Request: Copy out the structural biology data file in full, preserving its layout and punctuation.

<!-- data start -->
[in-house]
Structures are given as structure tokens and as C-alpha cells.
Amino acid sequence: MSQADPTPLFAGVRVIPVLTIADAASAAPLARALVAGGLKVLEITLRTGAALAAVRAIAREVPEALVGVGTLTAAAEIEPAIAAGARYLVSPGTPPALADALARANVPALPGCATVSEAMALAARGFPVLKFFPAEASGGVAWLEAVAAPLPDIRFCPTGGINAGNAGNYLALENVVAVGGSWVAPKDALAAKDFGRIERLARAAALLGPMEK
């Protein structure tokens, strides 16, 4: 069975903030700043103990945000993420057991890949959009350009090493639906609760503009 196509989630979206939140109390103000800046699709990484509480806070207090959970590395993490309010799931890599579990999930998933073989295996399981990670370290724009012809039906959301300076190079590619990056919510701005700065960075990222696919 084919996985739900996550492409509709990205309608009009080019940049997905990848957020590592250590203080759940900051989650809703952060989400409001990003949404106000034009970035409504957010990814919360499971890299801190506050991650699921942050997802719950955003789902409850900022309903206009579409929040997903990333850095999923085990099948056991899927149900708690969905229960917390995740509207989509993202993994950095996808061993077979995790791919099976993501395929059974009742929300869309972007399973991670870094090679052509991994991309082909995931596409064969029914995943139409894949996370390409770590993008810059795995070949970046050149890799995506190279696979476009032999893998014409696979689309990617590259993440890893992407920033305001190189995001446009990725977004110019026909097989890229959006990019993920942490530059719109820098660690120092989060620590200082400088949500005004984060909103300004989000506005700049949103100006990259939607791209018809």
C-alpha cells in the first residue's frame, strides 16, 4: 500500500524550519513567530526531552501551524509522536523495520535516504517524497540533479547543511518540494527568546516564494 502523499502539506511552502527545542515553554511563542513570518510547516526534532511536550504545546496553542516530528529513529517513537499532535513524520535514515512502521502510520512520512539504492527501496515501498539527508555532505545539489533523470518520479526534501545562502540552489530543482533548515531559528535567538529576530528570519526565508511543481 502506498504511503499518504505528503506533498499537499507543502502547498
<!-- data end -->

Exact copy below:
[in-house]
Structures are given as structure tokens and as C-alpha cells.
Amino acid sequence: MSQADPTPLFAGVRVIPVLTIADAASAAPLARALVAGGLKVLEITLRTGAALAAVRAIAREVPEALVGVGTLTAAAEIEPAIAAGARYLVSPGTPPALADALARANVPALPGCATVSEAMALAARGFPVLKFFPAEASGGVAWLEAVAAPLPDIRFCPTGGINAGNAGNYLALENVVAVGGSWVAPKDALAAKDFGRIERLARAAALLGPMEK
């Protein structure tokens, strides 16, 4: 069975903030700043103990945000993420057991890949959009350009090493639906609760503009 196509989630979206939140109390103000800046699709990484509480806070207090959970590395993490309010799931890599579990999930998933073989295996399981990670370290724009012809039906959301300076190079590619990056919510701005700065960075990222696919 084919996985739900996550492409509709990205309608009009080019940049997905990848957020590592250590203080759940900051989650809703952060989400409001990003949404106000034009970035409504957010990814919360499971890299801190506050991650699921942050997802719950955003789902409850900022309903206009579409929040997903990333850095999923085990099948056991899927149900708690969905229960917390995740509207989509993202993994950095996808061993077979995790791919099976993501395929059974009742929300869309972007399973991670870094090679052509991994991309082909995931596409064969029914995943139409894949996370390409770590993008810059795995070949970046050149890799995506190279696979476009032999893998014409696979689309990617590259993440890893992407920033305001190189995001446009990725977004110019026909097989890229959006990019993920942490530059719109820098660690120092989060620590200082400088949500005004984060909103300004989000506005700049949103100006990259939607791209018809």
C-alpha cells in the first residue's frame, strides 16, 4: 500500500524550519513567530526531552501551524509522536523495520535516504517524497540533479547543511518540494527568546516564494 502523499502539506511552502527545542515553554511563542513570518510547516526534532511536550504545546496553542516530528529513529517513537499532535513524520535514515512502521502510520512520512539504492527501496515501498539527508555532505545539489533523470518520479526534501545562502540552489530543482533548515531559528535567538529576530528570519526565508511543481 502506498504511503499518504505528503506533498499537499507543502502547498